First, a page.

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"The English version of Dissemination [is] an able translation by Barbara Johnson . . . . Derrida's central contention is that language is haunted by dispersal, absence, loss, the risk of unmeaning, a risk which is starkly embodied in all writing. The distinction between philosophy and literature therefore becomes of secondary importance. Philosophy vainly attempts to control the irrecoverable dissemination of its own meaning, it strives--against the grain of language--to offer a sober revelation of truth. Literature--on the other hand--flaunts its own meretriciousness, abandons itself to the Dionysiac play of language. In Dissemination--more than any previous work--Derrida joins in the revelry, weaving a complex pattern of puns, verbal echoes and allusions, intended to 'deconstruct' both the pretension of criticism to tell the truth about literature, and the pretension of philosophy to the literature of truth."--Peter Dews, New Statesman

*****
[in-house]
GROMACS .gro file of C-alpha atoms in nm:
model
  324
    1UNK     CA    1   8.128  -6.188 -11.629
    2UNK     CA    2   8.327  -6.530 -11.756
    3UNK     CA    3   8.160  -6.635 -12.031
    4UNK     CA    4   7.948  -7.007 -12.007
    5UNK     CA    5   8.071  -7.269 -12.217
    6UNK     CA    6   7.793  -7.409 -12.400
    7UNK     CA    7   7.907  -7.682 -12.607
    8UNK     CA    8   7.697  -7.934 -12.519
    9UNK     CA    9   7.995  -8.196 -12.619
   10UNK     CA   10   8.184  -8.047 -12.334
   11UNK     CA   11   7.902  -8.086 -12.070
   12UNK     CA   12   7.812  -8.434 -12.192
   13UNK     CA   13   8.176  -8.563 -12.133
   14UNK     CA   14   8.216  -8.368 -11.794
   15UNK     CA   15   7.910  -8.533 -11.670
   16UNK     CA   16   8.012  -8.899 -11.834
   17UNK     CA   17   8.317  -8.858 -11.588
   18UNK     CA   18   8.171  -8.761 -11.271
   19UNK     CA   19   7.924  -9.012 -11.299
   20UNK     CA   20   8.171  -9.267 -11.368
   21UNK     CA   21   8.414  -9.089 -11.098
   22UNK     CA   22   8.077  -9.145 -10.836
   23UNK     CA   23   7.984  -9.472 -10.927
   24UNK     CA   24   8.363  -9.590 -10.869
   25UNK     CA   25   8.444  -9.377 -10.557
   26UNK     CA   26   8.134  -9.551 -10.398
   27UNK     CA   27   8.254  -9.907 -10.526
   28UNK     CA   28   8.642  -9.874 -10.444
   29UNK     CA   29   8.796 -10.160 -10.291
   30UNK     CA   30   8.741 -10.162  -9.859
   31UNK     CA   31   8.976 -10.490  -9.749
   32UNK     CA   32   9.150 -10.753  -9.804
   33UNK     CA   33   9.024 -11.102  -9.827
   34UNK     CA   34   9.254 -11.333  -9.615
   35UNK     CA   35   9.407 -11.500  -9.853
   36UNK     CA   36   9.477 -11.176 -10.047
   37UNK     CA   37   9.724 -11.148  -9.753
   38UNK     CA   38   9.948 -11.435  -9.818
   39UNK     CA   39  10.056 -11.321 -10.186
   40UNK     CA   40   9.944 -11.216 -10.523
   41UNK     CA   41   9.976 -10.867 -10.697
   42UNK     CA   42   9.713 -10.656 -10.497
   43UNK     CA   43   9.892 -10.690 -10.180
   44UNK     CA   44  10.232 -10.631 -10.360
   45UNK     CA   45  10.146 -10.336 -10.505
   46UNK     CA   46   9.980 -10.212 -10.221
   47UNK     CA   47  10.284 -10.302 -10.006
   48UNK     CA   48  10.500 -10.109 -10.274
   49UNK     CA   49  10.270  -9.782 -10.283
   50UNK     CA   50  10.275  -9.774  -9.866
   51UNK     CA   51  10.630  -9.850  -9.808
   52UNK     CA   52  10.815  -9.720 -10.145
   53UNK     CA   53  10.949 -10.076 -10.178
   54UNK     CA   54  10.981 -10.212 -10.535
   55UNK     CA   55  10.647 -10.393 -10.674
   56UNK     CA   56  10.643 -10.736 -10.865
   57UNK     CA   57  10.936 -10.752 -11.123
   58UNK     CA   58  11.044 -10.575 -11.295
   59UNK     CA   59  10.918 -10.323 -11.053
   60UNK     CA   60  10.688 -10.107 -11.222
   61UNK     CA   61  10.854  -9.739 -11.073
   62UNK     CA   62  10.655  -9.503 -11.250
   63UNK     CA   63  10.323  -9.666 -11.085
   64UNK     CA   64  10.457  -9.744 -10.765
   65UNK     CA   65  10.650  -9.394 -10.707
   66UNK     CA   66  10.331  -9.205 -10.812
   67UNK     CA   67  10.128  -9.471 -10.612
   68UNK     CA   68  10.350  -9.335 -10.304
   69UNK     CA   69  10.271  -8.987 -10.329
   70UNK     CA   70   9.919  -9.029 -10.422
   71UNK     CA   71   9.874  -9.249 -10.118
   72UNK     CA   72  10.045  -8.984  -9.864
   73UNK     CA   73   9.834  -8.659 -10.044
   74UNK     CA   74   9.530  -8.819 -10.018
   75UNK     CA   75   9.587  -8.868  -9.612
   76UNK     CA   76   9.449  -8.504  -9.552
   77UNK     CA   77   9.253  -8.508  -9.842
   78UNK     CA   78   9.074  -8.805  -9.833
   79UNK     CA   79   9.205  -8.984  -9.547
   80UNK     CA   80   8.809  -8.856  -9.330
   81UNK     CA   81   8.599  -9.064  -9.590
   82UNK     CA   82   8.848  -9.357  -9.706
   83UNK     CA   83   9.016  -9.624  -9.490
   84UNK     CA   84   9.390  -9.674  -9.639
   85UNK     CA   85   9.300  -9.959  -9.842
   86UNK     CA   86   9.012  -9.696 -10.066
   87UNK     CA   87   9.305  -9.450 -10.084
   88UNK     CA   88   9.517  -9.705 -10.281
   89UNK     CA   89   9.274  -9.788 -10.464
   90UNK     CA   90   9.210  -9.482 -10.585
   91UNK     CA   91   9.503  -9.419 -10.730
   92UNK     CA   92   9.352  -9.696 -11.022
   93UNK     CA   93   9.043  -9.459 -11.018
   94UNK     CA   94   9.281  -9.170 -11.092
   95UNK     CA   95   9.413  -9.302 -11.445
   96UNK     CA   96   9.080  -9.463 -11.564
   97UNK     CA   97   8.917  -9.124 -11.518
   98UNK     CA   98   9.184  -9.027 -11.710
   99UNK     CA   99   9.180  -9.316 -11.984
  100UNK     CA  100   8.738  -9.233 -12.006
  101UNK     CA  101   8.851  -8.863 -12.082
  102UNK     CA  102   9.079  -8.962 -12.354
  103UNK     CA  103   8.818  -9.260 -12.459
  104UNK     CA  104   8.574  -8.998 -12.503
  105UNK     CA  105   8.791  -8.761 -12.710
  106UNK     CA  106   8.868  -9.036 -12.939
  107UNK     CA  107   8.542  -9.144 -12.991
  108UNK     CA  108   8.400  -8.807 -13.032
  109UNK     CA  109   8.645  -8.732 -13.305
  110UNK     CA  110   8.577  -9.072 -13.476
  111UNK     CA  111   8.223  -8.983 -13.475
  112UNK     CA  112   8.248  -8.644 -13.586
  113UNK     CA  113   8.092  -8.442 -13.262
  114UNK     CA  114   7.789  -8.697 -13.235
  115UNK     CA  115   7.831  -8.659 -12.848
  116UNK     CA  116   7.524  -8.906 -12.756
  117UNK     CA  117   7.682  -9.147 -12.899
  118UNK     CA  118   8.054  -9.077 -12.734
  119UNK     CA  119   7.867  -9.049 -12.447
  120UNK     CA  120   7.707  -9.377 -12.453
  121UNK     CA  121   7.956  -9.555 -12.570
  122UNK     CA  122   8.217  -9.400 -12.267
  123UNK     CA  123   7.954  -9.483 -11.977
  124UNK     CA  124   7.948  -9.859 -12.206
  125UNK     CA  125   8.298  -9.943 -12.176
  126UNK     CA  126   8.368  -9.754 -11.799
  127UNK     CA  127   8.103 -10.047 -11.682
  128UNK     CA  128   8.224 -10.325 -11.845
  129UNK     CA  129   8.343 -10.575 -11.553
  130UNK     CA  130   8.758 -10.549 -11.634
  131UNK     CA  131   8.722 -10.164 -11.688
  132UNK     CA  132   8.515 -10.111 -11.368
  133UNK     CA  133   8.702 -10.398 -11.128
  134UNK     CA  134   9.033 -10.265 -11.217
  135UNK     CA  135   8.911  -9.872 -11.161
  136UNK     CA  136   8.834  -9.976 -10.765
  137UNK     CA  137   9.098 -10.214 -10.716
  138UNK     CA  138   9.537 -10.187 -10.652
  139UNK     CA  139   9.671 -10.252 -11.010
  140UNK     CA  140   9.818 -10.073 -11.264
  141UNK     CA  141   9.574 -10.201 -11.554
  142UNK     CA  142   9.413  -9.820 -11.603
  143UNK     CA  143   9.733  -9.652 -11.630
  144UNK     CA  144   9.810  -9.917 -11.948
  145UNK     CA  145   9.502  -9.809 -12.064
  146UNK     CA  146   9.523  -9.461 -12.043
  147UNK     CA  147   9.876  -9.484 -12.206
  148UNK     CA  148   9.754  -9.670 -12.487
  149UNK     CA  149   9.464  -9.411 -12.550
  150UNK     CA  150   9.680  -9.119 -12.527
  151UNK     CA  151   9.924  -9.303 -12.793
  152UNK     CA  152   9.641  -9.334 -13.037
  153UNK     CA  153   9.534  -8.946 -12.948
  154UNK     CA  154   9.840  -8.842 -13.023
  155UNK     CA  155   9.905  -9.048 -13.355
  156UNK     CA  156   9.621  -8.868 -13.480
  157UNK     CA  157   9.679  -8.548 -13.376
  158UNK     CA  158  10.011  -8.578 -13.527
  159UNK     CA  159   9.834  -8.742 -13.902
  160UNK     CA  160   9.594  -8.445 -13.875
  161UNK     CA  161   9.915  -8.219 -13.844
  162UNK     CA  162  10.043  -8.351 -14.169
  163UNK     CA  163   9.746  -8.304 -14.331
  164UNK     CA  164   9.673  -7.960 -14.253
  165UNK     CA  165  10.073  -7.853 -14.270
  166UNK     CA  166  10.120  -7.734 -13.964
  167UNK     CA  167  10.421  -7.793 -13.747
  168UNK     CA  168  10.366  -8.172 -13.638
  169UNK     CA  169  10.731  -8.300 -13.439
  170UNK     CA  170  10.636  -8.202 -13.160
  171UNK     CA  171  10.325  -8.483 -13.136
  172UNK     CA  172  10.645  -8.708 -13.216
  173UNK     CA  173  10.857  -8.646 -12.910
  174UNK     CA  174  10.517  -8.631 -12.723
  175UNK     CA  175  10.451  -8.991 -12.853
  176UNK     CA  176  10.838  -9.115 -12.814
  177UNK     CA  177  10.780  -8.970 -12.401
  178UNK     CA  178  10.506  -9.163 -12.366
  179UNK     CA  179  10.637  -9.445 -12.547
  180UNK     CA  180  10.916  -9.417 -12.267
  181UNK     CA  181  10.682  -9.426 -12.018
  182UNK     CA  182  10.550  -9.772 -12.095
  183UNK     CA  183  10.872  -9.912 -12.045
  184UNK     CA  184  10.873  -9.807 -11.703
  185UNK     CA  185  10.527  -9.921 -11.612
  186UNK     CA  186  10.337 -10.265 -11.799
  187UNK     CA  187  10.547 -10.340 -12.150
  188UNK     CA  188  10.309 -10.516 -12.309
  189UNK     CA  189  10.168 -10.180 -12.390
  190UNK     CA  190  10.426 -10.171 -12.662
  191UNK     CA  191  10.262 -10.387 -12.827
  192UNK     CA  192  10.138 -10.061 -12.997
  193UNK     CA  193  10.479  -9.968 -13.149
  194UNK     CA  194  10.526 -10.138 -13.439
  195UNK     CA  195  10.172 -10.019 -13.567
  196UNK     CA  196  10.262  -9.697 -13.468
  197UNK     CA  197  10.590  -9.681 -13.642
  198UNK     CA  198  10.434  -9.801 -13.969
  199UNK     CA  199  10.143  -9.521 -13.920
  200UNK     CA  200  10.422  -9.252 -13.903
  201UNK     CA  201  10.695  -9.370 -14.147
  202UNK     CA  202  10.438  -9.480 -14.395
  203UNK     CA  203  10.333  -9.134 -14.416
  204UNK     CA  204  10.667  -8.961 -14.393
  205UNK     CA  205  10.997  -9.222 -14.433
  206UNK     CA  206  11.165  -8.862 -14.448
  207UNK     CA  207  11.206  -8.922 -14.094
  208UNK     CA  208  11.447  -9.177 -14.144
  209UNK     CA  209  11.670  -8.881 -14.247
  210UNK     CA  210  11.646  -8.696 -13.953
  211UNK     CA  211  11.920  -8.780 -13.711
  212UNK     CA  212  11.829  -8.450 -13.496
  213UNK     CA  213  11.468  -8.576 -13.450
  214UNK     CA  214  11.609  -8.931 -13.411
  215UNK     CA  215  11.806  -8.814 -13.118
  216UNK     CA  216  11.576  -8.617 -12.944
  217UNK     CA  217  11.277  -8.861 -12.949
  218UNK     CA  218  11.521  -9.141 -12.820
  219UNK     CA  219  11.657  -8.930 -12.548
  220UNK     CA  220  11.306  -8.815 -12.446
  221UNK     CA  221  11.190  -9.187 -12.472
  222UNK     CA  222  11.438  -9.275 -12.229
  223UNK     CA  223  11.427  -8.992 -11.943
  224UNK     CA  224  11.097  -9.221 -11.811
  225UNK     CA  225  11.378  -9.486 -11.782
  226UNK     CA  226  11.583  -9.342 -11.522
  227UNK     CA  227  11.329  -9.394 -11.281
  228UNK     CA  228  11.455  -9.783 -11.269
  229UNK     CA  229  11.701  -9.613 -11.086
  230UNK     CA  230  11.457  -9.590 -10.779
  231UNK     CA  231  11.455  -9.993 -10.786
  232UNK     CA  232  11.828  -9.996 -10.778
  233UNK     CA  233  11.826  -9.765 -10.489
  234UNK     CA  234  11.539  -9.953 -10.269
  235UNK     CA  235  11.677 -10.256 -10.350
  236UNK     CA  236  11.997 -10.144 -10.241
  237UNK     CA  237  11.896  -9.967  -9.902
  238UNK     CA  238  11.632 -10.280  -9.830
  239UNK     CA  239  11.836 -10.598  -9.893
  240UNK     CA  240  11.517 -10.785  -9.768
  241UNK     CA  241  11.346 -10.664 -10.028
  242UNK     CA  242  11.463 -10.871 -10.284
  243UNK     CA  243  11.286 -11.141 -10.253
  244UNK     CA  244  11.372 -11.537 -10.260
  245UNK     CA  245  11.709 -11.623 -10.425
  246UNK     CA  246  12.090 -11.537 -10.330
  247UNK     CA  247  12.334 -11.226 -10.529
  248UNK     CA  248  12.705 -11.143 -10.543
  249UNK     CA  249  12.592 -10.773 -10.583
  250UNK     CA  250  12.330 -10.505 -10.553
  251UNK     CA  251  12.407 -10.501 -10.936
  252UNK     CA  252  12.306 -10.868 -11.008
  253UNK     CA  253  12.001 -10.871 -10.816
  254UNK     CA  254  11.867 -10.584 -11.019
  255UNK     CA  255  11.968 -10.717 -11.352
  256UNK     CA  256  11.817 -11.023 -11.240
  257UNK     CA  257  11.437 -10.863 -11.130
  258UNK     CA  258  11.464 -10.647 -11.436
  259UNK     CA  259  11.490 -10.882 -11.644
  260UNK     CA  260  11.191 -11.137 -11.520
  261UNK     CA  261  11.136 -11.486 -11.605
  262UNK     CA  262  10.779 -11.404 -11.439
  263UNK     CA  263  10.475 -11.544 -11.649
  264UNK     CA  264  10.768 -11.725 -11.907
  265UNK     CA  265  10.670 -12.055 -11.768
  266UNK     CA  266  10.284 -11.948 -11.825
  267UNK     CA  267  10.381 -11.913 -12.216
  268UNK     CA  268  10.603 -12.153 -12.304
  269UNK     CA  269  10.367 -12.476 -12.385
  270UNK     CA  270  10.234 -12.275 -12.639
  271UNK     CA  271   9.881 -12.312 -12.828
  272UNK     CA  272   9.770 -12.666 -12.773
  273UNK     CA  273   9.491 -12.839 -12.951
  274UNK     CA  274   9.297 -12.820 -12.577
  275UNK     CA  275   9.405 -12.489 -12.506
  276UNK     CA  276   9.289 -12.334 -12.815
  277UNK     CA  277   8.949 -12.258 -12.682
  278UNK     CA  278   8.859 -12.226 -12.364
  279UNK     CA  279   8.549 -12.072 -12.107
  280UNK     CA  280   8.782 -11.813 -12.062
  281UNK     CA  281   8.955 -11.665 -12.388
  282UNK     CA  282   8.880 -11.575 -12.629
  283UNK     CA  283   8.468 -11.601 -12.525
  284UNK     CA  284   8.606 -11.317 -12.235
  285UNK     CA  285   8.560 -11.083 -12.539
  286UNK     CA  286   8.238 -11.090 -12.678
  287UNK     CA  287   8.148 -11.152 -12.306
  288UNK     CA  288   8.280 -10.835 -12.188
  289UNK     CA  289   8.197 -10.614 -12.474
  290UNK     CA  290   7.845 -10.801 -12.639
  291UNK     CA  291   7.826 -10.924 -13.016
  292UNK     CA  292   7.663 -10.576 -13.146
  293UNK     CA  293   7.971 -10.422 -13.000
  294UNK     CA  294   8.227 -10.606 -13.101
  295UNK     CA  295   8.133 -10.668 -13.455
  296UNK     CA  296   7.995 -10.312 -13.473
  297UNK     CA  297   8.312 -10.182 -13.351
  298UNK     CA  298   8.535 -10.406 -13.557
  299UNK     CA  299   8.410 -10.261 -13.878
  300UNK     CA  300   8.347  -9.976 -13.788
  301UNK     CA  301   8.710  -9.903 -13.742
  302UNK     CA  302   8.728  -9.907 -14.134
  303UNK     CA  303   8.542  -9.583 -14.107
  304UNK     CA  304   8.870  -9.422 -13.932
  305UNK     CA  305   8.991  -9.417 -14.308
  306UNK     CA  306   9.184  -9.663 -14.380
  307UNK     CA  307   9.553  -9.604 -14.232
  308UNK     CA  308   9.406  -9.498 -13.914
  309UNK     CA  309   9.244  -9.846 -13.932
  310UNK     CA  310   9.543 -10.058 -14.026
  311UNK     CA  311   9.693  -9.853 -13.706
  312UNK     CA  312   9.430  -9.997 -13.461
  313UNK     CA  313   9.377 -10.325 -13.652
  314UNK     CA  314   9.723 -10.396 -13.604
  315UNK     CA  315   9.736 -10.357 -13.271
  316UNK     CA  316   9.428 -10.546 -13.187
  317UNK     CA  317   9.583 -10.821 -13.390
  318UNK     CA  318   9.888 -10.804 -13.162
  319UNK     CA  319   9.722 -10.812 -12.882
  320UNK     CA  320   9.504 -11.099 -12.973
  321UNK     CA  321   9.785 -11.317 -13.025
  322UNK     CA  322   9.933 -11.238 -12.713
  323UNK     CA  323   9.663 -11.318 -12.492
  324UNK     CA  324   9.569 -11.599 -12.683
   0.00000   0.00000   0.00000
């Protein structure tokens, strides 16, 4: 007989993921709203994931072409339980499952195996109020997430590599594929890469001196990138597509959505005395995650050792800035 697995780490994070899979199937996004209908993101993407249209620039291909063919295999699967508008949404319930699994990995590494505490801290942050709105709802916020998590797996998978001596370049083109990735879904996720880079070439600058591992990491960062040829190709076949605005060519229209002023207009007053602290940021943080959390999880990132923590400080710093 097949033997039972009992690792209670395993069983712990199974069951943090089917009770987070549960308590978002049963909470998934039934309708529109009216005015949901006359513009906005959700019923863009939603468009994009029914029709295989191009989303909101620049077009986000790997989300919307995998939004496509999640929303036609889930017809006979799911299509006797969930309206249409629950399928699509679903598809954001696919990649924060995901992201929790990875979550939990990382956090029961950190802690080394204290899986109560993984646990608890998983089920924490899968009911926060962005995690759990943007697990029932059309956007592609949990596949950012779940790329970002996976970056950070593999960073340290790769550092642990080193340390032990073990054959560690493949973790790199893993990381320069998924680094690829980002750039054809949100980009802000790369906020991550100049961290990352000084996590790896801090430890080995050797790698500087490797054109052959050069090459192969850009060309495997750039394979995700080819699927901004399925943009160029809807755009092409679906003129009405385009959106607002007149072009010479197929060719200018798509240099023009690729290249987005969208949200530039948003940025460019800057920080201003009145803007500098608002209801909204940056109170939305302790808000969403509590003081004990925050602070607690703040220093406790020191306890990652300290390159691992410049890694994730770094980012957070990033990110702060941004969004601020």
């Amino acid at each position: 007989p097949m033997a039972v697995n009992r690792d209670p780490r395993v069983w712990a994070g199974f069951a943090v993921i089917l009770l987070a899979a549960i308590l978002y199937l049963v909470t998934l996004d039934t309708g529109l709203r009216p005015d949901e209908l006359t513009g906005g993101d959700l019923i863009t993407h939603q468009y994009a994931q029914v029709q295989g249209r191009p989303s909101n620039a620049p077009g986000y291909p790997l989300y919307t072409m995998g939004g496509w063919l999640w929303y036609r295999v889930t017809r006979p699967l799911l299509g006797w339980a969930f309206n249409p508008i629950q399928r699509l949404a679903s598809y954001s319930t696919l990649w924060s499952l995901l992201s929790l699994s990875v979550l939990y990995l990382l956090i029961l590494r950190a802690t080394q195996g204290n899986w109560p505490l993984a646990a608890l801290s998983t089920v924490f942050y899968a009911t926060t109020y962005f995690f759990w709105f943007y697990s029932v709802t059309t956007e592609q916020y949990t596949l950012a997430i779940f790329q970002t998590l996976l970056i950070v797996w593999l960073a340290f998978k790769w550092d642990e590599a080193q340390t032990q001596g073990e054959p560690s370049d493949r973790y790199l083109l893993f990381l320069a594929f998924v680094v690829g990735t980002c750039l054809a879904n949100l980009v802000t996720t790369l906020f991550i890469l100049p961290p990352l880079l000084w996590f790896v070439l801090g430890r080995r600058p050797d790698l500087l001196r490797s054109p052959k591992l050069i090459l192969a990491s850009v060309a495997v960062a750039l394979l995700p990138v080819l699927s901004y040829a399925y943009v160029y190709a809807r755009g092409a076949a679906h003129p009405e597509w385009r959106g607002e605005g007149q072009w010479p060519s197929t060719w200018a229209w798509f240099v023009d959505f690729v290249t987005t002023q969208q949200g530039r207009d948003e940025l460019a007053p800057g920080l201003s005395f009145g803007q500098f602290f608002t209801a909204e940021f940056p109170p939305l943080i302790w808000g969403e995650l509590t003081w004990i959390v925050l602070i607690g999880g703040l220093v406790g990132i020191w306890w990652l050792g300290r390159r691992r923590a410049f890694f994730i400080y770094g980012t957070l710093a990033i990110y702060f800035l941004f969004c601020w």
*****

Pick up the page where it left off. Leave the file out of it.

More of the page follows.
Distressed Body

Distressed Body

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Bodily pain and distress come in many forms. They can well up from within at times of serious illness, but the body can also be subjected to harsh treatment from outside. The medical system is often cold and depersonalized, and much worse are conditions experienced by prisoners in our age of mass incarceration, and by animals trapped in our factory farms. In this pioneering book, Drew Leder offers bold new ways to rethink how we create and treat distress, clearing the way for more humane social practices.